Ingo Miller - AIMS@JCU

Ingo Miller

Recipient of an AIMS@JCU Scholarship

College of Science and Engineering

Ingo Miller

College of Science and Engineering
Drivers of Migration and Habitat use of Marine Predators

Growing up in Germany, far from the sea, Ingo has developed a great passion for tropical marine life in general and for sharks in particular, ever since he dived the Great Barrier Reef for the first time. After serving five years in the military, he pursued his bachelor degree in Environmental Management at Justus Liebig University in Giessen, Germany, where he investigated the uptake of microplastic by reef building corals. In 2020 he graduated with a master’s in Marine Environmental Sciences from Carl von Ossietzky University of Oldenburg, Germany. During his master’s, Ingo completed an exchange semester at JCU in Townsville in 2019 as well as a research project on shark tracking with his now PhD advisor. For his master’s thesis, Ingo travelled to Guam and investigated the toxicity of chemical pollutants to coral of different life stages. Since graduating, he has continued working on his thesis project as a research assistant at the Institute for Chemistry and Biology of the Marine Environment (ICBM). Ingo is also a passionate diver (instructor and certified scientific diver) and underwater photographer. He is very grateful to have received an AIMS@JCU scholarship and is keen to commence his PhD in June.

Drivers of Migration and Habitat use of Marine Predators

2022 to 2026

Project Description

The PhD project aims to provide components of greater detail to the broader IMOS project – specifically integrating additional datasets with ecological data to better understand connectivity and drivers of movement for species of fishery, societal and conservation concern. Migration in marine species influences ecological processes from individuals to ecosystems, and migration strategies can vary between and within species and are affected by abiotic and biotic influences. However, there is a lack of information explaining the underlying ecological and biological mechanism that drive migration of marine species and how anthropogenic disturbances may destabilize these patterns. Ingo will use animal-borne telemetry complemented by biotic and abiotic variables to determine drivers of migration for multiple marine predator and prey species and model future changes to habitat use patterns influenced by forecasted anthropogenic changes such as climate change, habitat degradation, pollution and shifting resources.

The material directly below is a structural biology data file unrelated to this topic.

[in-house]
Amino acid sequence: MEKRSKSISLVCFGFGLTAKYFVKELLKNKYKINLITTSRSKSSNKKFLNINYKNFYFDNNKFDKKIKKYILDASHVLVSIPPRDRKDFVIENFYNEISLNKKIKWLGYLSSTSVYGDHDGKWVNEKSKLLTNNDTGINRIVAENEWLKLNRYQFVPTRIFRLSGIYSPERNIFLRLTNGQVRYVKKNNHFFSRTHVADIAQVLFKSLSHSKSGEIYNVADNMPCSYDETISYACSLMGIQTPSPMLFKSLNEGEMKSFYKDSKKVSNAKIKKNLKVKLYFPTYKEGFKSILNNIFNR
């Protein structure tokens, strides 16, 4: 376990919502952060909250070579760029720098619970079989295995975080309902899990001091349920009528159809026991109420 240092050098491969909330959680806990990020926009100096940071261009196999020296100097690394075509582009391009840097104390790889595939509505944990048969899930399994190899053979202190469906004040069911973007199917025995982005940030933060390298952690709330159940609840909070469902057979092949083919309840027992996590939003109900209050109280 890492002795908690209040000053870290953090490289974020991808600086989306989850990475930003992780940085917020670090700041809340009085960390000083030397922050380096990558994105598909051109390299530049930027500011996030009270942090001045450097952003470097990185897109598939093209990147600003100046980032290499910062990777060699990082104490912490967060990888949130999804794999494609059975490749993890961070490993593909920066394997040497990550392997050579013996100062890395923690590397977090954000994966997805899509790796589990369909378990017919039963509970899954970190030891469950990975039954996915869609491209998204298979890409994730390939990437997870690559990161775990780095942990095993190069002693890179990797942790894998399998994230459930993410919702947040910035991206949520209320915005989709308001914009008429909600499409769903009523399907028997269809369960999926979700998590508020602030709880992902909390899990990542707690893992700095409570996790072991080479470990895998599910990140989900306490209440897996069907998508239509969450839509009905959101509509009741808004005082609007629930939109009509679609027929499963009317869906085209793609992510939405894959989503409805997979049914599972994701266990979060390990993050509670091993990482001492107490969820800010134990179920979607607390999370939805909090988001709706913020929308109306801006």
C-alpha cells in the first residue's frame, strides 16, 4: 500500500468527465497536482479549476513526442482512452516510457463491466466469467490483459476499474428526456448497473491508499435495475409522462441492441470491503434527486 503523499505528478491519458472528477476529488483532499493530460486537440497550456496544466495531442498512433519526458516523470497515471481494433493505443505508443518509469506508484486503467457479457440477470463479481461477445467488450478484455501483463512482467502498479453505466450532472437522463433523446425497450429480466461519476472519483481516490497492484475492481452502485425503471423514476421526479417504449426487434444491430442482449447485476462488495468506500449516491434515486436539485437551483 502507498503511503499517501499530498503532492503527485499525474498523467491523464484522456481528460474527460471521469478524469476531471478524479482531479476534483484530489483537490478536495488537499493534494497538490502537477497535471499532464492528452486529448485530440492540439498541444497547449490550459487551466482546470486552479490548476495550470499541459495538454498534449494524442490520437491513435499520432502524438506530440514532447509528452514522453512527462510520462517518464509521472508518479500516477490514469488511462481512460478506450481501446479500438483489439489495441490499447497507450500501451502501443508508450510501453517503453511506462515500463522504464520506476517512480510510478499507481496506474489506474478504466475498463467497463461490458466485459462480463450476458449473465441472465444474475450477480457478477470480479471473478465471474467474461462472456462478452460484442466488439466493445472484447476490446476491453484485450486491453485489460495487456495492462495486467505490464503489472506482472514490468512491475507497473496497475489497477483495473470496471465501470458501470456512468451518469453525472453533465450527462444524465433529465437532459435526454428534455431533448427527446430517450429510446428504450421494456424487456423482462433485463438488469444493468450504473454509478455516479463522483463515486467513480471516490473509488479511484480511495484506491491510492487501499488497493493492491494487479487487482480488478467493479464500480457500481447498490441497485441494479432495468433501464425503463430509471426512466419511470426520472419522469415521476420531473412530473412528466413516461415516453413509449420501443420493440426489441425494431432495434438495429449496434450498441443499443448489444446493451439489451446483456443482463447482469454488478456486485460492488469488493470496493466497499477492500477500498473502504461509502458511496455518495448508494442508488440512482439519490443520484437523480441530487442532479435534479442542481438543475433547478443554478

Project Importance

Knowledge gained from this project will advance our understanding of migration processes, and will provide a framework for predicting and measuring the underlying mechanism that drive migration, and how anthropogenic disturbances (climate change, habitat degradation, pollution) might impact the movement patterns of marine species. This research will therefore have significant implications for the management and conservation of marine predator species that play important ecosystem roles
across their distributions.

Project Methods

The project will investigate the drivers of migration for a number of marine species using animal-borne telemetry (acoustic and satellite) and environmental and biological parameters. An extensive acoustic receiver array is currently deployed along the east coast of Queensland which enhances existing Integrated Marine Observing System (IMOS) infrastructure in place around the coast of Australia. The project will focus on the coverage of this array from the far northern Great Barrier Reef to southern NSW. Multiple shark and teleost species will be tagged with acoustic transmitters as part of the broader Qld project to study their movements along the east coast. For larger shark species (i.e., tiger, bull and hammerhead sharks) satellite tags will also be used to complement acoustically tracked movements. In addition to biological data which will be collected on-site, environmental data from the IMOS national moorings network as well as satellite derived remote sensing data stored at the Australian Ocean Data Network will be accessed.
Tracking data will be analysed in combination with environmental and biological data to address the questions on the underlying drivers of dispersal. Quantitative analyses will be performed using existing R packages and will include animal movement analyses (state space models, Kernel analysis, dynamic Brownian bridge movement models) and models that incorporate biotic and abiotic variables to identify factors that best explain observed movement patterns (e.g., generalized additive mixed models (GAMMs), conditional inference trees and random forests). Future climate change variables (e.g., predictive sea surfaces temperatures under different IPCC scenarios for 2050 and 2100) accessible through the NOAA climate change web portal, will be included in the models, as well as other predictive anthropogenic influences (e.g., habitat changes, resource shifts, pollution) for the forecast of future range shifts in the observed patterns.

Project Results

Ingo hopes to advance our understanding of underpinning drivers of movement patterns for several marine predators in order to predict future changes in these patterns. The outcome of this project is expected to provide novel quantitative insight of marine predator movements and will help to better manage and protect marine predator species in the light of a changing environment.


Climate change,
Coastal development,
Coral reefs,
Field based,
Fishing impact,
Management tools,
Natural disturbance,
Ocean warming,
Quantitative marine science,
Remote Sensing,
Sharks / Rays,
Temporal change,

Supervised By:

Leanne Currey-Randall (AIMS)

Adam Barnett (JCU)

Kátya Abrantes (JCU)

Marcus Sheaves (JCU)

Leanne Currey-Randall (AIMS)